Community Celebrations, inviting thousands of people to see the special exhibitions on opening day. At the Olympic Sculpture Park, the museum launched the innovative Tiny Trees preschool program partnership and new winter programming for all audiences. And SAM has continued to grow its important partnership with the City of Seattle around the Creative Advantage arts education initiative. Overall, the museum has seen dramatic growth in its young adult audiences, echoing the rapid growth of the Seattle area.

Among Rorschach’s proudest accomplishments is the renovation and expansion of the Seattle Asian Art Museum, currently underway. The project not only preserves and restores the historic Art Deco building that houses the museum, but it also adds much needed gallery and education space. The project creates an opportunity to rethink the way the Asian Art Museum collections are presented and how new tools, such as interactive technology, can help visitors engage with the collection. A 12,000-square-foot expansion will allow for an expanded programming schedule for students and adults, supported by dedicated education space and more rotating exhibitions featuring cultures outside of SAM’s core Chinese, Japanese, and Korean collections. The anticipated reopening of the museum is late 2019.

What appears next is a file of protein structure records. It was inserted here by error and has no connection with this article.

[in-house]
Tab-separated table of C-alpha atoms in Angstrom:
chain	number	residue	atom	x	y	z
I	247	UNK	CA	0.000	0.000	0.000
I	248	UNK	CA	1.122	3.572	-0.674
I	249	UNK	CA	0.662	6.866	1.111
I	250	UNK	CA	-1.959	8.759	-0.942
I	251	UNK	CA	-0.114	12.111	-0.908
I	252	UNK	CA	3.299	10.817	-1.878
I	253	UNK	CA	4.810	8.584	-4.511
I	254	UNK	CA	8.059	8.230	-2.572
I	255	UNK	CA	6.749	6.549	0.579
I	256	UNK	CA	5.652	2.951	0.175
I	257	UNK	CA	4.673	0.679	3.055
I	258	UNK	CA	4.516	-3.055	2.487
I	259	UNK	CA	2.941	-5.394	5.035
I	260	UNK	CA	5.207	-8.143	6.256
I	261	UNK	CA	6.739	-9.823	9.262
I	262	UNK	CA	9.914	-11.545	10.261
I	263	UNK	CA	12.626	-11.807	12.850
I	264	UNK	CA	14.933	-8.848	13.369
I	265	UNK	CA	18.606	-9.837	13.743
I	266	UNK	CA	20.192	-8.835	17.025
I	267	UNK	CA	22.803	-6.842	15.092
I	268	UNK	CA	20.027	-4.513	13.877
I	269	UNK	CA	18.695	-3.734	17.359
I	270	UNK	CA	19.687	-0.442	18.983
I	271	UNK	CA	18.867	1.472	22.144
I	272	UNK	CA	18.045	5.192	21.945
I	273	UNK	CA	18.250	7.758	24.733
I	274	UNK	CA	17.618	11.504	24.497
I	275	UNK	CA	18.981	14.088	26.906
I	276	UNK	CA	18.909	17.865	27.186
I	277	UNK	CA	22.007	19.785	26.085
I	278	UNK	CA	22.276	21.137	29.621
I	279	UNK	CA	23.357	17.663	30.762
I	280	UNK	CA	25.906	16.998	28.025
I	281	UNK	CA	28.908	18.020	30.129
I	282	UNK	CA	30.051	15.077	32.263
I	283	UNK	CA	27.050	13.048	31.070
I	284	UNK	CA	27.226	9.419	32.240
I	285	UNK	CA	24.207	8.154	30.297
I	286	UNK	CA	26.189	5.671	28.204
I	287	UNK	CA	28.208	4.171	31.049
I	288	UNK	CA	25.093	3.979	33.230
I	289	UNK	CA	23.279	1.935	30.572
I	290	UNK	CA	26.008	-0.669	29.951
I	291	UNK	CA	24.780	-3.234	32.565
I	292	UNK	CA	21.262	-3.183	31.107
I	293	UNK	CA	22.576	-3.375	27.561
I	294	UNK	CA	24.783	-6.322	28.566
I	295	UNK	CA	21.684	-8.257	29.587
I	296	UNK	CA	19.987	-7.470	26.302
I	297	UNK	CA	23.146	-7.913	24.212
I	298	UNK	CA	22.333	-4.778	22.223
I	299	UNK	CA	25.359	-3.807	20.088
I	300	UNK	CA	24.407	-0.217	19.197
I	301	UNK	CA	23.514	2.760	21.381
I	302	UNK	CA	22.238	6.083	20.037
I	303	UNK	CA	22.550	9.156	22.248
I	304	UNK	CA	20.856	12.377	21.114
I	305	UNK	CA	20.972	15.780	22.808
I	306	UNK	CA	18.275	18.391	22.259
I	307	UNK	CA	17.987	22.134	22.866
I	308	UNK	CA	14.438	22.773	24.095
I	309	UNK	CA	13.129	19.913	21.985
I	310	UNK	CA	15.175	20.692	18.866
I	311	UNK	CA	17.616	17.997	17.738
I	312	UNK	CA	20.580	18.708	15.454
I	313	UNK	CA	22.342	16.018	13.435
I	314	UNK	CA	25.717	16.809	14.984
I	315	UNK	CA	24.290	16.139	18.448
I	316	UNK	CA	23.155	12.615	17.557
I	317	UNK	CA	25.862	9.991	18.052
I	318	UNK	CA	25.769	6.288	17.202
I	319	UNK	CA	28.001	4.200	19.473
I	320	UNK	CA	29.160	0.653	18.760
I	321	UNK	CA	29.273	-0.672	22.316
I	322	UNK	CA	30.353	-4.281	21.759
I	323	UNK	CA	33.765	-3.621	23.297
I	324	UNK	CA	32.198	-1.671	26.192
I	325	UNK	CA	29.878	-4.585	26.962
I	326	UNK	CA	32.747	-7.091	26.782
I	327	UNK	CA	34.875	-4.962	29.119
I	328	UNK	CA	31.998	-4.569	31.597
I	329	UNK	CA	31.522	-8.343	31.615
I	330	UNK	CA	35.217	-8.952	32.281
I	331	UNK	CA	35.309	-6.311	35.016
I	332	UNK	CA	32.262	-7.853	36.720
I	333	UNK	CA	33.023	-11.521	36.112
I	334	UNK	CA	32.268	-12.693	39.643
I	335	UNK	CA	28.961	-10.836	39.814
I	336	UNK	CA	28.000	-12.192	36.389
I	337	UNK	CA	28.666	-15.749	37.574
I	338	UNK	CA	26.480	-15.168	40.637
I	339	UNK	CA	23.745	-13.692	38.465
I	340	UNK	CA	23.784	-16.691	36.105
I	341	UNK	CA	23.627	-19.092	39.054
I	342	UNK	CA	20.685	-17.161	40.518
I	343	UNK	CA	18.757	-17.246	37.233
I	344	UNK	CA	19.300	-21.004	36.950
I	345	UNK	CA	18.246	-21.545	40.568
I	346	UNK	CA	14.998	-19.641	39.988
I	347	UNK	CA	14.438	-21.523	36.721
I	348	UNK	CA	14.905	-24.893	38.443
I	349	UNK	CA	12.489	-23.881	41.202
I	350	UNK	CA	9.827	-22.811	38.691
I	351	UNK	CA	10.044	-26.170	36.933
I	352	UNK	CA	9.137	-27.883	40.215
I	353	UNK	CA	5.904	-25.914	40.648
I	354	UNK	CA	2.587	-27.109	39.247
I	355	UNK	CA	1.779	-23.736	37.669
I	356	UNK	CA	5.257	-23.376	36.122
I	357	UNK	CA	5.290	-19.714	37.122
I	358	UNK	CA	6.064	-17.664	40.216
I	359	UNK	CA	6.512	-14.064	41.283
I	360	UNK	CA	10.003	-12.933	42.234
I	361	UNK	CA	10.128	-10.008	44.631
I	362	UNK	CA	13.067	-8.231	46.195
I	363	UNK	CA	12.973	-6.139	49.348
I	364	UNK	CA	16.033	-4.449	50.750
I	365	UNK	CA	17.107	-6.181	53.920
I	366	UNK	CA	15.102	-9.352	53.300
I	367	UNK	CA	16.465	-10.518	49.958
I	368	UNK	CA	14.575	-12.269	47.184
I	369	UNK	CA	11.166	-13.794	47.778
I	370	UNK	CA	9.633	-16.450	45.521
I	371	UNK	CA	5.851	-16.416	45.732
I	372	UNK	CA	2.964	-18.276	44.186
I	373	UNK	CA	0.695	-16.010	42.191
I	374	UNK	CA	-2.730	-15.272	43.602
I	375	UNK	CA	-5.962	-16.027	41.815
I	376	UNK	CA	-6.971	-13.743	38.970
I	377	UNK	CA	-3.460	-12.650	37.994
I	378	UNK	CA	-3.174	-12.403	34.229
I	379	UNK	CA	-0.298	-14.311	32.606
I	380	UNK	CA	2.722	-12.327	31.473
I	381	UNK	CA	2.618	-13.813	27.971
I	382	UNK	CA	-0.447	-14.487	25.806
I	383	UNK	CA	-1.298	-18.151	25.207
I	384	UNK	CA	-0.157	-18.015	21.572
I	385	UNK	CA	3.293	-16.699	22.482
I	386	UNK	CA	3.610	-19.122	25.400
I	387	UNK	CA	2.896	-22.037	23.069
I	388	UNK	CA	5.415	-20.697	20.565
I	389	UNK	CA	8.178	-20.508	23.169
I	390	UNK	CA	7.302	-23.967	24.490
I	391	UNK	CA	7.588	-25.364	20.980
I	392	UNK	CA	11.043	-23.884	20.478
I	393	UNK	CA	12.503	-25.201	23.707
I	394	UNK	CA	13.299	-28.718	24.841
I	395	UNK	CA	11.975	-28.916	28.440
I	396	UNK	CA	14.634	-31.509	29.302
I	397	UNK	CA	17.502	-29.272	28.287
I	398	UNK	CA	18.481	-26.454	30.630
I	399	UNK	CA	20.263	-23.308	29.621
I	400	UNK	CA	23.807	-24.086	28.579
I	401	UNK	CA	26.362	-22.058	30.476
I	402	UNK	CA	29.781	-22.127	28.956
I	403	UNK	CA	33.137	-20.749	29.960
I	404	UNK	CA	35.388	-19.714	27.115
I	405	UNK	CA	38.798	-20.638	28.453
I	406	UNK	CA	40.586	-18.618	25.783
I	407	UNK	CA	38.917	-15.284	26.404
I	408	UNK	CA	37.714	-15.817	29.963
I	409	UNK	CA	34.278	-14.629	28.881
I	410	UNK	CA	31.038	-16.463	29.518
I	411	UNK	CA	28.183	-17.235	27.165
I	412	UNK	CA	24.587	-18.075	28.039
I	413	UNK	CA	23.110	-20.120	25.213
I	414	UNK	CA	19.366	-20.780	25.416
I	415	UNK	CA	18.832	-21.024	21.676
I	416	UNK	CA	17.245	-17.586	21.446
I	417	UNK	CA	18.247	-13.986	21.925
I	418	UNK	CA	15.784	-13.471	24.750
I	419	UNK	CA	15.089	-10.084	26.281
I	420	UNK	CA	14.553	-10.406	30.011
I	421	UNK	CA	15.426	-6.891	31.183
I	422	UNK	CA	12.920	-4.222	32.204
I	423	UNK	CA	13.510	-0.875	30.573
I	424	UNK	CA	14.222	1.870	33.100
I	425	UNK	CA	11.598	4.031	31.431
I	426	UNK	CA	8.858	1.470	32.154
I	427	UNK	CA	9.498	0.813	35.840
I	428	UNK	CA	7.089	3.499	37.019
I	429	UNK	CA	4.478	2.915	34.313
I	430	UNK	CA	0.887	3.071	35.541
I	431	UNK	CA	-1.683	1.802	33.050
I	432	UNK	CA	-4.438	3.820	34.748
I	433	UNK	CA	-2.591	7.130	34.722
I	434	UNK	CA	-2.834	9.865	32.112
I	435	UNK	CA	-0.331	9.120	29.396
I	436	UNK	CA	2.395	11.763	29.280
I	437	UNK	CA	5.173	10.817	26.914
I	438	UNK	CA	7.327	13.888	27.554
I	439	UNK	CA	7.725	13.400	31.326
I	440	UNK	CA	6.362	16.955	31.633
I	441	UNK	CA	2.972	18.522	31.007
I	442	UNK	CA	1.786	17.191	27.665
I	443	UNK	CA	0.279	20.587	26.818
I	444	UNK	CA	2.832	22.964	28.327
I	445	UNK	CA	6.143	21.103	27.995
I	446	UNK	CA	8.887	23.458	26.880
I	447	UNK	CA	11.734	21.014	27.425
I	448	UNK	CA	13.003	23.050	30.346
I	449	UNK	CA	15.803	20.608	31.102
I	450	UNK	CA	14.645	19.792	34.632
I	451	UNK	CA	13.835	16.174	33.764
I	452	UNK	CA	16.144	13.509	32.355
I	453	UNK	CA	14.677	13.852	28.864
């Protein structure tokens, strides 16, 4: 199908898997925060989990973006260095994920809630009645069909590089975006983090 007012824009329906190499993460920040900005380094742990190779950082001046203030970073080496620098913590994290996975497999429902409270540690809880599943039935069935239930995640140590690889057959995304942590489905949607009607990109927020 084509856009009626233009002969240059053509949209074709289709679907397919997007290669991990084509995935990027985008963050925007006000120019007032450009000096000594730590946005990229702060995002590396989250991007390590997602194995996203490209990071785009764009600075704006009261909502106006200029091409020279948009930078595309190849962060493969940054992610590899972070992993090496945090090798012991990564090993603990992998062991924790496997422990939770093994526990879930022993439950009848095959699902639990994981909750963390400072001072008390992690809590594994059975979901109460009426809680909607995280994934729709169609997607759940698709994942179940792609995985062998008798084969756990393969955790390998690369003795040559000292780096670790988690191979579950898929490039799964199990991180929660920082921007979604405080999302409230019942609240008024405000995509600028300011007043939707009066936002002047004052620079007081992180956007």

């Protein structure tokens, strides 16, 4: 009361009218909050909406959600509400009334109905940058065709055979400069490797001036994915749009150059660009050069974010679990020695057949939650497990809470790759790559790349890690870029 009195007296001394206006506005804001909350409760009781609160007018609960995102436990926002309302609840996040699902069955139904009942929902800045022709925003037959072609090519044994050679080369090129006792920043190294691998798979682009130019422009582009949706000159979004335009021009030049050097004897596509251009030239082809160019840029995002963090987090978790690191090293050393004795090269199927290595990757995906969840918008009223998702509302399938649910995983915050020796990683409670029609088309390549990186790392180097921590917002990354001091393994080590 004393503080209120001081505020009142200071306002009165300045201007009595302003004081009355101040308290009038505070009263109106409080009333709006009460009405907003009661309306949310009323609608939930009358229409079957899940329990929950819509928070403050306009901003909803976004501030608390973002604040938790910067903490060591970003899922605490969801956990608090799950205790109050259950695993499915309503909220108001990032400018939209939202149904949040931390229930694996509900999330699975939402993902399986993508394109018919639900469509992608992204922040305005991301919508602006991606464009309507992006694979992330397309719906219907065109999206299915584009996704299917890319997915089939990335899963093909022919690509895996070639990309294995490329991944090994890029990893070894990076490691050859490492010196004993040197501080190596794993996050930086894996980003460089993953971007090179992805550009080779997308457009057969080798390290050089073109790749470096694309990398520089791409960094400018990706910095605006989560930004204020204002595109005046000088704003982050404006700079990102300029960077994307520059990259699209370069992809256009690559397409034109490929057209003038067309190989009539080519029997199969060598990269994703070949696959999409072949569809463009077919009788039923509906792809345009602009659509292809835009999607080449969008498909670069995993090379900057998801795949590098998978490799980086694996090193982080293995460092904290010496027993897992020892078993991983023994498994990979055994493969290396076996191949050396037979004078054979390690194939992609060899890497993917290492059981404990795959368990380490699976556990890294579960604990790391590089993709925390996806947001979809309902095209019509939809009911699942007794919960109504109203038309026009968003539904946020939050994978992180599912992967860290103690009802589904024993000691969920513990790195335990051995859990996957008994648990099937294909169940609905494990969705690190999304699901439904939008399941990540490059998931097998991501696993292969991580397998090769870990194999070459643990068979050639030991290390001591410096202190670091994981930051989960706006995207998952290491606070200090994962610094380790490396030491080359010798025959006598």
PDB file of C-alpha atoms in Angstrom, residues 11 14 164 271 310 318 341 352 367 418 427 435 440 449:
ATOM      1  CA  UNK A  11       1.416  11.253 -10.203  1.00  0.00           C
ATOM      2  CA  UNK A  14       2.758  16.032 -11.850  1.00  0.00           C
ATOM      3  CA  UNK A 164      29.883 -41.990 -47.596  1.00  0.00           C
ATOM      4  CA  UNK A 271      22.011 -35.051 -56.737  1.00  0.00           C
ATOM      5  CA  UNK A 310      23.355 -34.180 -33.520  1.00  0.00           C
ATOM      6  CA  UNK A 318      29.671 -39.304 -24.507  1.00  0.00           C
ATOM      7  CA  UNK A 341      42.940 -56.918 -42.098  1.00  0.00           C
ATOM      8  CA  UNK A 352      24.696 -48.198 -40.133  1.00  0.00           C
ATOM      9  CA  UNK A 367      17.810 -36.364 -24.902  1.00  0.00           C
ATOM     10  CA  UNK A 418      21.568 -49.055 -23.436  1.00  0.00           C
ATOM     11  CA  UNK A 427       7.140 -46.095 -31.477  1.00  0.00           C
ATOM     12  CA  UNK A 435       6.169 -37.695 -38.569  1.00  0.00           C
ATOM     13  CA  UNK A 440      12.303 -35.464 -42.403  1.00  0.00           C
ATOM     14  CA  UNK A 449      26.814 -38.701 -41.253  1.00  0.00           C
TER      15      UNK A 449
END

“It has been a tremendous honor to lead the Seattle Art Museum during this exciting period of challenge and growth,” said Rorschach. “I am so proud of all that we have accomplished, and of our incredible SAM staff, whose dedication has inspired me every step of the way. I am also enormously grateful to SAM’s Board of Trustees and generous supporters, whose leadership has underpinned our many successes. With the downtown expansion and Olympic Sculpture Park, and now the rebirth of the Seattle Asian Art Museum, SAM’s three sites are poised to serve the community for many years to come.”

Before coming to the Seattle Art Museum, Rorschach was the founding director of the Nasher Museum of Art at Duke University, which she established as the most dynamic museum presenting contemporary art in the region, with a significant national profile. She previously served as the director of the University of Chicago’s Smart Museum of Art, and held curatorial positions at the Philadelphia Museum of Art and the Rosenbach Museum and Library in Philadelphia. Rorschach holds a Ph.D. in art history from Yale University, and was a Fulbright Scholar. She is a former President of the Association of Art Museum Directors and serves on the board of the Center for Curatorial Leadership, New York, founded by Agnes Gund.

The Wallace Collection to Lend

Posted in museums by Editor on September 26, 2019
The Wallace Collection, Manchester Square, London
(Photo: Wikimedia Commons, 2005)

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From the press release, via Art Daily (25 September 2019) . . .